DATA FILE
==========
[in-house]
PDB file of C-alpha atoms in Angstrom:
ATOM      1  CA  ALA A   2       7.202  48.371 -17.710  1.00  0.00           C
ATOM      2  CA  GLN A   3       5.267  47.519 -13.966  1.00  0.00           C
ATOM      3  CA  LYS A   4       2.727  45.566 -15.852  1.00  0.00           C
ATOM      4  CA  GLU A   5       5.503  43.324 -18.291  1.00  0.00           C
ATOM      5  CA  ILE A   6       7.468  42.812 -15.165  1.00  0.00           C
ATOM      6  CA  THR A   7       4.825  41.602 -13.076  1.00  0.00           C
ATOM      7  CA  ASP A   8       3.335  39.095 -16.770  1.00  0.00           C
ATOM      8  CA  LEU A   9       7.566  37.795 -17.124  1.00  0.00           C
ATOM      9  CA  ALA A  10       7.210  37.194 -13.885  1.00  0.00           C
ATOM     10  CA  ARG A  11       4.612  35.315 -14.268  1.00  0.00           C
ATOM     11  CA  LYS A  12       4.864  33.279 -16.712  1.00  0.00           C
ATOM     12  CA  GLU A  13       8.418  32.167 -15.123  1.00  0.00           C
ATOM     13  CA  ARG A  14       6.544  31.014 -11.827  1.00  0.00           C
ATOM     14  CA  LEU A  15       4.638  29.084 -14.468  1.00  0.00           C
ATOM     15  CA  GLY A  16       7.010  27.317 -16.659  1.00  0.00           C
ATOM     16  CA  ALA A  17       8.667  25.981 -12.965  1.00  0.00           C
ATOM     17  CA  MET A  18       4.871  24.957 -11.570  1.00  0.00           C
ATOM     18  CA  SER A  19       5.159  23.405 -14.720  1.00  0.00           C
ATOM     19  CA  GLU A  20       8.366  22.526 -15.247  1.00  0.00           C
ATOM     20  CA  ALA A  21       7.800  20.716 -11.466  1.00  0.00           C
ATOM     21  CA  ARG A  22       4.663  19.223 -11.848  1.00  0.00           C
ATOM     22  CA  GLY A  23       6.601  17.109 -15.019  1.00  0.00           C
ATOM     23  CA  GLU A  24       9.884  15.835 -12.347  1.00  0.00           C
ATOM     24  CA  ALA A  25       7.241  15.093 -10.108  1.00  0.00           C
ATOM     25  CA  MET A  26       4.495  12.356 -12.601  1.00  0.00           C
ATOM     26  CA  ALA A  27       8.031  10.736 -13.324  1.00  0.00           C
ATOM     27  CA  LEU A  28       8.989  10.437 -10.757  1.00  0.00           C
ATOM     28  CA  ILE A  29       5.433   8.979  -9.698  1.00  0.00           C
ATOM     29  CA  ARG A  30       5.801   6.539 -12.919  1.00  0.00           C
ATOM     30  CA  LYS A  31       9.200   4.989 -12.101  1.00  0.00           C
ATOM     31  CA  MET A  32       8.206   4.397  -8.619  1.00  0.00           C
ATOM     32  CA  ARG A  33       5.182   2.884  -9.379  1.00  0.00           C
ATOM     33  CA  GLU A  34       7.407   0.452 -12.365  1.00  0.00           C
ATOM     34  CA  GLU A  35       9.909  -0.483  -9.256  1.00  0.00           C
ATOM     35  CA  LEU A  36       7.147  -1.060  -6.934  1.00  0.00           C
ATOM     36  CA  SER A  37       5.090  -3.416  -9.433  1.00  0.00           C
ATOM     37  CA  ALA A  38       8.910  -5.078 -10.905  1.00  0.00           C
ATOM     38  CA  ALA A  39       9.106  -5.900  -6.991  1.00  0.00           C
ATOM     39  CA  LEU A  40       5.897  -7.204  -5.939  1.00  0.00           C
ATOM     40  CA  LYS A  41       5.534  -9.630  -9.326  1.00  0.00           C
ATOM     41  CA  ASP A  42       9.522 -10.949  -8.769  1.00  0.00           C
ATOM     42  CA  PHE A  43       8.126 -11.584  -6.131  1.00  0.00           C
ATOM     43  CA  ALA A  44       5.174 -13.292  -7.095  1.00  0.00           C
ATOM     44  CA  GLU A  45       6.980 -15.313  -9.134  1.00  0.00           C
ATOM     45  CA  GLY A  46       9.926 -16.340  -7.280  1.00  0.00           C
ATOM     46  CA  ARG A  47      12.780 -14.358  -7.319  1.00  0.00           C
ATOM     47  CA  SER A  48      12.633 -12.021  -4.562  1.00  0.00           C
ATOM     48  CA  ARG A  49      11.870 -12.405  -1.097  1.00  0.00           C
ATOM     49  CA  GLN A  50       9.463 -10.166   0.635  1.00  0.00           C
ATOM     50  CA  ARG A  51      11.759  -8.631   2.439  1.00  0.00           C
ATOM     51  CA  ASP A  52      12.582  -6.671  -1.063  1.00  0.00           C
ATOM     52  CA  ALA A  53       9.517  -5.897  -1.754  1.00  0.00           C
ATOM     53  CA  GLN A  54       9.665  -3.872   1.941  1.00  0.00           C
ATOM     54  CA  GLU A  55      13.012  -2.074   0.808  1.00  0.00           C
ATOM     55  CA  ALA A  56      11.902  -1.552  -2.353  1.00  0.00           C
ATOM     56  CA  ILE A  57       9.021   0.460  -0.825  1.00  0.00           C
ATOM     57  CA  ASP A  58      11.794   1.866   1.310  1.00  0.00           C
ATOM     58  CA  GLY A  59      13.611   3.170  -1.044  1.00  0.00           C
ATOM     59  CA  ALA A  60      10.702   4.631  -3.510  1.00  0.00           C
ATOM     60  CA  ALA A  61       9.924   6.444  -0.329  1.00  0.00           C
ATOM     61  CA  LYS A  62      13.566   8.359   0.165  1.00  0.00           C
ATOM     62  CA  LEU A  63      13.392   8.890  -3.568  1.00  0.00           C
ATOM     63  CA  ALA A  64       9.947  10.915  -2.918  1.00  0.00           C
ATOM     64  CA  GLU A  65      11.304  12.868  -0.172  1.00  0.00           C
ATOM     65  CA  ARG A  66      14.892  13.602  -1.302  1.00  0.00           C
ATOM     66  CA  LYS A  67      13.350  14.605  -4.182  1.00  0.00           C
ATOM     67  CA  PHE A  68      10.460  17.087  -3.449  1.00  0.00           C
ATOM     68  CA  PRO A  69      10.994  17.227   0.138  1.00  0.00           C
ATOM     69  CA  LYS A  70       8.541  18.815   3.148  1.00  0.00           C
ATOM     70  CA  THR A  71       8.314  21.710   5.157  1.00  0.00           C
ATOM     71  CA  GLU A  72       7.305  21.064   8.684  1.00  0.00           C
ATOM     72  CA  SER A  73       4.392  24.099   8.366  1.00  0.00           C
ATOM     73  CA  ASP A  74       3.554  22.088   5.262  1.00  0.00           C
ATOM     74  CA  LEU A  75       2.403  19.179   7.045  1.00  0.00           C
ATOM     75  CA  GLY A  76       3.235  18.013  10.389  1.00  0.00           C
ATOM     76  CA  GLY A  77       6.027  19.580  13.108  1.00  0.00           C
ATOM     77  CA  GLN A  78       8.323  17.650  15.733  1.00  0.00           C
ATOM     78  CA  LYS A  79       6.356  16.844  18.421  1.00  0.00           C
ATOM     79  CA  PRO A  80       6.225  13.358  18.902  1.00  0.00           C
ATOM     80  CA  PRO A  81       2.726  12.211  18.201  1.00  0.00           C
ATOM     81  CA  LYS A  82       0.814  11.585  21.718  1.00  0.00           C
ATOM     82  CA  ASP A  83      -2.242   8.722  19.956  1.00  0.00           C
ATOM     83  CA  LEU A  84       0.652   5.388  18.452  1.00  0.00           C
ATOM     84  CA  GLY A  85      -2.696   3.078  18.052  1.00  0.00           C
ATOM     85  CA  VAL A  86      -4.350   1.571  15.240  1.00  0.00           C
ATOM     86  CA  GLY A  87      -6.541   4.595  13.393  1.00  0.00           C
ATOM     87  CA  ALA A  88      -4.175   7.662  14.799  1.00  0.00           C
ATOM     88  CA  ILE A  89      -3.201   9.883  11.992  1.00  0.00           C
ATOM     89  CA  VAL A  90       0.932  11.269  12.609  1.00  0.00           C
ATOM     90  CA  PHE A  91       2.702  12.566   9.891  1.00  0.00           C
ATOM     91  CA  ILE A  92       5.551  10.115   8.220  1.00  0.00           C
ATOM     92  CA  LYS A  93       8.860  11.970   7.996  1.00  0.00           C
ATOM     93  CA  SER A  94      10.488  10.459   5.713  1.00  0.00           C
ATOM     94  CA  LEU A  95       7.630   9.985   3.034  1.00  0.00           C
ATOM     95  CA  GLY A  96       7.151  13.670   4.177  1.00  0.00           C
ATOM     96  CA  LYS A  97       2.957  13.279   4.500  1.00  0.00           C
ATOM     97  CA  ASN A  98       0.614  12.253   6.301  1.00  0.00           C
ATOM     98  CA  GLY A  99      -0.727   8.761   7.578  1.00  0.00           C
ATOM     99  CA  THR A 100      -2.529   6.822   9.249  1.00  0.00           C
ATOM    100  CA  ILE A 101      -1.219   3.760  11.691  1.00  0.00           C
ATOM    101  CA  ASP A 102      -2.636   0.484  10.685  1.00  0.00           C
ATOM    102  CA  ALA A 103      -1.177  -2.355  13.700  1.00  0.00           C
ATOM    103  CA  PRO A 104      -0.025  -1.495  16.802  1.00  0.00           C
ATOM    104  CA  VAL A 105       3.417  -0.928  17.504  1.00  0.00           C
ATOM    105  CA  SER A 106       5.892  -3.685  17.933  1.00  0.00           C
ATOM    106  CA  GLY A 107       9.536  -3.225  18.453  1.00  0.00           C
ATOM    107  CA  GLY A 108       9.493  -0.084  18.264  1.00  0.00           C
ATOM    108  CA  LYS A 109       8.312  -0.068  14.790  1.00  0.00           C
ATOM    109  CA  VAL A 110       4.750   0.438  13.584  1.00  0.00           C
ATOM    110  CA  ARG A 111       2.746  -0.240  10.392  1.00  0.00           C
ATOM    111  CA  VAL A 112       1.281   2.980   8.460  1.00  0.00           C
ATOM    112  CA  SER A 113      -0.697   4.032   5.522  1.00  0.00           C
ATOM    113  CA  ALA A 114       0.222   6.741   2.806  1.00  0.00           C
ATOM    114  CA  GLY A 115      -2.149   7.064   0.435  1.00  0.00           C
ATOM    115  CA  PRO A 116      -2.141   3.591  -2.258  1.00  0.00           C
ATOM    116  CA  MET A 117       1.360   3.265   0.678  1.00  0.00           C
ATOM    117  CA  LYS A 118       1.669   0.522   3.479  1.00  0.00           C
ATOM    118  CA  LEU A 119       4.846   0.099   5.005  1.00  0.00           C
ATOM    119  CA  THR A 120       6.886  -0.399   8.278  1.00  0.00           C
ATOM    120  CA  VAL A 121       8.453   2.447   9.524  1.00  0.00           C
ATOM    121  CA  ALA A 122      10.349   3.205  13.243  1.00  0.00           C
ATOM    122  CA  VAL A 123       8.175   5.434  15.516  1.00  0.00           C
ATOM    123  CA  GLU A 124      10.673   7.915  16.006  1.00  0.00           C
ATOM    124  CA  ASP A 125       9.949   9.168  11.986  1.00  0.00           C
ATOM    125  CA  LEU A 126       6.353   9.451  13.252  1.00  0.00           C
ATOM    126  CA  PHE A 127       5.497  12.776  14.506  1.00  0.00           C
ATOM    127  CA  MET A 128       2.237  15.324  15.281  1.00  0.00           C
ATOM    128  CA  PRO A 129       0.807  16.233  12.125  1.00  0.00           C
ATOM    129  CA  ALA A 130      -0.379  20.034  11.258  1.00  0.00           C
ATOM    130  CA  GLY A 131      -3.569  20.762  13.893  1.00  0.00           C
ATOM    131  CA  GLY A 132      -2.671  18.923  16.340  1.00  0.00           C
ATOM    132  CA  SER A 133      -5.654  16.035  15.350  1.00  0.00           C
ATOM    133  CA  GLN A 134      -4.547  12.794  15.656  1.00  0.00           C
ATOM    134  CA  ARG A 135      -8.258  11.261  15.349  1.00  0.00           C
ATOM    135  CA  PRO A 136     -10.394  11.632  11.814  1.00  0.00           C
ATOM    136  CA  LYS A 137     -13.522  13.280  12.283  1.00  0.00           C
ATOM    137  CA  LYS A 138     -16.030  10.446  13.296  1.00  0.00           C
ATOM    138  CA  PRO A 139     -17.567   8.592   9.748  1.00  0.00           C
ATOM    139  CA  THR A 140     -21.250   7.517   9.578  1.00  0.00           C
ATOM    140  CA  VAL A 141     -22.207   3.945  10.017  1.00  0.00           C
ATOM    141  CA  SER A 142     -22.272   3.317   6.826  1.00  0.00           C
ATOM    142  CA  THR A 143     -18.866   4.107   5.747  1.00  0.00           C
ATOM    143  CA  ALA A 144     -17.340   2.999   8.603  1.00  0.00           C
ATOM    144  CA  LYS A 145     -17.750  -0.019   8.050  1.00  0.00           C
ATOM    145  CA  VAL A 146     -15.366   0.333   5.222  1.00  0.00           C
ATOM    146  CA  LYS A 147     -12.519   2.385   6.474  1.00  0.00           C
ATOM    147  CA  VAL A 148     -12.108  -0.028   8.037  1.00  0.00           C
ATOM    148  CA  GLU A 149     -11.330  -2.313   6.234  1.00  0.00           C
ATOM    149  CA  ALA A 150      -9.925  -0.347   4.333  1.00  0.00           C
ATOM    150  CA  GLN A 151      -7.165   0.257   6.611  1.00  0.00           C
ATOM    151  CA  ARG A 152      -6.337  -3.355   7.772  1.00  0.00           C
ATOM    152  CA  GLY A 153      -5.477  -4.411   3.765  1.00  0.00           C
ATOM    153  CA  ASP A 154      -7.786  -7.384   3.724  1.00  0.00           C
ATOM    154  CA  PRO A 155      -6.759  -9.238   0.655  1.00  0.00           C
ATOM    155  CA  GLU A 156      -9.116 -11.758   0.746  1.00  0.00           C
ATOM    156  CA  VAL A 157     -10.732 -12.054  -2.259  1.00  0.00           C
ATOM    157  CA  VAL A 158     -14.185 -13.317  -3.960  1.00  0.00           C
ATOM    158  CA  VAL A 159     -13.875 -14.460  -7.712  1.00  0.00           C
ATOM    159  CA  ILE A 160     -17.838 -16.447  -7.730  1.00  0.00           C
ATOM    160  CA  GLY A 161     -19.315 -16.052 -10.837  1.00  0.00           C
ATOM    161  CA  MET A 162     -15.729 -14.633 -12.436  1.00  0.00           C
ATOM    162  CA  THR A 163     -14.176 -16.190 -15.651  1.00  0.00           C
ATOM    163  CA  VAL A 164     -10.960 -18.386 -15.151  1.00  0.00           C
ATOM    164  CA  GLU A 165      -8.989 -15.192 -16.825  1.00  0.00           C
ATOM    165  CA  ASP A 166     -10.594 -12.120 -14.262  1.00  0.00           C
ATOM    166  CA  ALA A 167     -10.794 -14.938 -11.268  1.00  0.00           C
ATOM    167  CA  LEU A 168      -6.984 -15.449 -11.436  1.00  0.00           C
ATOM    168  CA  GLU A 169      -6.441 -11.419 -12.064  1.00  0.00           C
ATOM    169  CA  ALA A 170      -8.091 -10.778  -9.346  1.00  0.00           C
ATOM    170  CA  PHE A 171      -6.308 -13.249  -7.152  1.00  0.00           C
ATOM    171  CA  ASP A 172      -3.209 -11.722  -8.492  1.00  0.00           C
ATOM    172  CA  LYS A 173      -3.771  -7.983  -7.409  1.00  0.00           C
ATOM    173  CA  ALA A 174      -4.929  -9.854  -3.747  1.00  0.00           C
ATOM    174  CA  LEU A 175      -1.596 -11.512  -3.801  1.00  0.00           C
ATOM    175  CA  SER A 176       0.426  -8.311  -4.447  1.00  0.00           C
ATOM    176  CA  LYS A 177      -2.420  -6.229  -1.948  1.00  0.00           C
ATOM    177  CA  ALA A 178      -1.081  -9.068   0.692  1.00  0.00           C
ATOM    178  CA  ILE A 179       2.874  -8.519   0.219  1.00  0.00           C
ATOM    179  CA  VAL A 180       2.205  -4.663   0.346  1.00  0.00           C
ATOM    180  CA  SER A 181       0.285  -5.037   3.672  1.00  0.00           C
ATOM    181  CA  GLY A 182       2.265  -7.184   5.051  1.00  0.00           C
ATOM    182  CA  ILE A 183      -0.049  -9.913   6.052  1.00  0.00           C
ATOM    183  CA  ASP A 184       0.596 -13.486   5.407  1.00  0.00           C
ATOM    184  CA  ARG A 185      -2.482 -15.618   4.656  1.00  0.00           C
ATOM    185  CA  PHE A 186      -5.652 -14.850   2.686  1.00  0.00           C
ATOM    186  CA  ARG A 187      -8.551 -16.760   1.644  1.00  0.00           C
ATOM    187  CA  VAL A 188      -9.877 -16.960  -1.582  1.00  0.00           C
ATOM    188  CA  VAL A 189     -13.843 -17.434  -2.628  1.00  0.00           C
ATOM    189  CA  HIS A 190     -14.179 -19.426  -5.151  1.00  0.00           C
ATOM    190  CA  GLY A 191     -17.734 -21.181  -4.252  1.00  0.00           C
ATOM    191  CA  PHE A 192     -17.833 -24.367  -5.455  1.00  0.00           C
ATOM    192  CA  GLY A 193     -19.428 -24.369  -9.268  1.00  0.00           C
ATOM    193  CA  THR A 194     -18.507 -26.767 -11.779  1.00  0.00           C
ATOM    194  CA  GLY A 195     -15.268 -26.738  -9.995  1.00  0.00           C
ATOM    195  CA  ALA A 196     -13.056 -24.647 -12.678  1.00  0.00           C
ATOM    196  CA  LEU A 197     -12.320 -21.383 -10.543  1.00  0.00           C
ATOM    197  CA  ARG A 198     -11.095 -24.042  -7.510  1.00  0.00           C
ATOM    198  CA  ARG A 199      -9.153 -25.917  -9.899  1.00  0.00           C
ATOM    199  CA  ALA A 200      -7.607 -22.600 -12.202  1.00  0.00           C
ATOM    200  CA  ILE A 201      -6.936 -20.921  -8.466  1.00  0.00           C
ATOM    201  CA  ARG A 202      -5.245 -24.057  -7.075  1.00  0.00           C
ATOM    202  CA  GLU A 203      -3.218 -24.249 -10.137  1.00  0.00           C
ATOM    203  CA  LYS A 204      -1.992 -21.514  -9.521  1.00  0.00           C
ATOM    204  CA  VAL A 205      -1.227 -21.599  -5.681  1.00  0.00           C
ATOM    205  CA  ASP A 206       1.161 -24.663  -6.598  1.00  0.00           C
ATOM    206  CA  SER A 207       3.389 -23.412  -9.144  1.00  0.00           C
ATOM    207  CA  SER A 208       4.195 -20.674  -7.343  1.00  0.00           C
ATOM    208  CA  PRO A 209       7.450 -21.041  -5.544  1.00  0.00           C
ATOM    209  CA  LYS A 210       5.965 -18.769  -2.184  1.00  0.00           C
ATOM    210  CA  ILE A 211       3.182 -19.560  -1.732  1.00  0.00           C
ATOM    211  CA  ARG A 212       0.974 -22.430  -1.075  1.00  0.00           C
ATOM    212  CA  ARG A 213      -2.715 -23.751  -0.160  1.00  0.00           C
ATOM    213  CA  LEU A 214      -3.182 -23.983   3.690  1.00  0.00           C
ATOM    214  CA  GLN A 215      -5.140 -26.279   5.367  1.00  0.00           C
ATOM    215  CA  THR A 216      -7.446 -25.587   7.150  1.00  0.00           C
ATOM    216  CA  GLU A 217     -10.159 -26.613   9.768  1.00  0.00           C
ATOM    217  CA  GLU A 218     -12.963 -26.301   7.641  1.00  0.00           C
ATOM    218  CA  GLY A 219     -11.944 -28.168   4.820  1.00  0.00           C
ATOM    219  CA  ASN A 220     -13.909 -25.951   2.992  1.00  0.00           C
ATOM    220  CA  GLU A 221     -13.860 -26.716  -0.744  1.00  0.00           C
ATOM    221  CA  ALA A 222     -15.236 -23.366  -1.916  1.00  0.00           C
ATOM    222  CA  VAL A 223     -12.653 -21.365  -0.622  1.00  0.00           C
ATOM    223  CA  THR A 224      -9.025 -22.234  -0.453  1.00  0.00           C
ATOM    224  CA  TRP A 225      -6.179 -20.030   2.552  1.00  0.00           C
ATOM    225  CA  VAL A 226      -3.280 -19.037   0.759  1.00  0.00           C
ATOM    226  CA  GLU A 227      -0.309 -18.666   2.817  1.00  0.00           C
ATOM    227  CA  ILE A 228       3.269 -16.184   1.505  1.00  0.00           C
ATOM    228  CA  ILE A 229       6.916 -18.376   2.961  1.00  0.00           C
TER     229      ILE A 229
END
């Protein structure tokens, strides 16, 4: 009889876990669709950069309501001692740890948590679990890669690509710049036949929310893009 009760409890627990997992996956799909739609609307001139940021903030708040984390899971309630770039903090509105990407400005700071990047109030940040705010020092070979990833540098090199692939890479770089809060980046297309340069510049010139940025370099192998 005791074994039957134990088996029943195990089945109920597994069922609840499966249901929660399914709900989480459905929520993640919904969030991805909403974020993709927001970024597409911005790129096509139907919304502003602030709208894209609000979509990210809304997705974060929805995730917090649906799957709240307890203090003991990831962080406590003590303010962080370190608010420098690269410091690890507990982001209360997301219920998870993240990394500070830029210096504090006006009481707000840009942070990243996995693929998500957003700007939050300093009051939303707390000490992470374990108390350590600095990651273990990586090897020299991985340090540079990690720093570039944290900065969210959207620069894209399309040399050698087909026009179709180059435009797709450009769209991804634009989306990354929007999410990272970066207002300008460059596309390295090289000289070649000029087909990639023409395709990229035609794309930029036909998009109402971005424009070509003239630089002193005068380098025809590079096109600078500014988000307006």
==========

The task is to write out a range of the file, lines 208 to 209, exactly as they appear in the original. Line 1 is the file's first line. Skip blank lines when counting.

ATOM    206  CA  SER A 207       3.389 -23.412  -9.144  1.00  0.00           C
ATOM    207  CA  SER A 208       4.195 -20.674  -7.343  1.00  0.00           C